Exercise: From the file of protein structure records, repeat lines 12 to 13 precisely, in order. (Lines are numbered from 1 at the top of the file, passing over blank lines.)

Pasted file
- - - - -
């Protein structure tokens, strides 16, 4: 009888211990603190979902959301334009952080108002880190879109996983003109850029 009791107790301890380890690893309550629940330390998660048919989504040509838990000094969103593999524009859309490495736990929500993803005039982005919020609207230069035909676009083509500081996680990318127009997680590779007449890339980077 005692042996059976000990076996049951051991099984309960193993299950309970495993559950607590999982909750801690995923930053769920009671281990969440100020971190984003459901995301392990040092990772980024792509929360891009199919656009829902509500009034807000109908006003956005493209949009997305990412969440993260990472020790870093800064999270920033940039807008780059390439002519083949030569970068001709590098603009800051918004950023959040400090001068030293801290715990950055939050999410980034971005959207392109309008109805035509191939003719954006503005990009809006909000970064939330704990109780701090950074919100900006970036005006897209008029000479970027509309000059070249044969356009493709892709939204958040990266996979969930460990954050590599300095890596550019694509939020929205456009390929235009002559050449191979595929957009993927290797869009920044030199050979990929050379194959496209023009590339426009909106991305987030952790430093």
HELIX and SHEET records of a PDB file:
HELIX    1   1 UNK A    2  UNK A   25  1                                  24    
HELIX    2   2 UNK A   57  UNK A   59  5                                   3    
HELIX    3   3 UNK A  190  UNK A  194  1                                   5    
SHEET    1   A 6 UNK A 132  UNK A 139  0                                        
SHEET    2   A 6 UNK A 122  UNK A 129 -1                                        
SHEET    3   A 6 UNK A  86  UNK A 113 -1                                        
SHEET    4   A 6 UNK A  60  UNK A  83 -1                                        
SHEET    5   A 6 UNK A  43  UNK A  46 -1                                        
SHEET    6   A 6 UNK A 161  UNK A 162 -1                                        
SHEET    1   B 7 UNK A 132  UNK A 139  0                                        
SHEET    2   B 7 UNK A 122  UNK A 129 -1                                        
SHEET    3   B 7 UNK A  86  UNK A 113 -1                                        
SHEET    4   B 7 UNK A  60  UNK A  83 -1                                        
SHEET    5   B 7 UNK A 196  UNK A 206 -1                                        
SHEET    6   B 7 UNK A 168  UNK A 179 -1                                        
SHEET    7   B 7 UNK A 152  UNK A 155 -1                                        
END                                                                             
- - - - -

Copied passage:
SHEET    1   B 7 UNK A 132  UNK A 139  0                                        
SHEET    2   B 7 UNK A 122  UNK A 129 -1                                        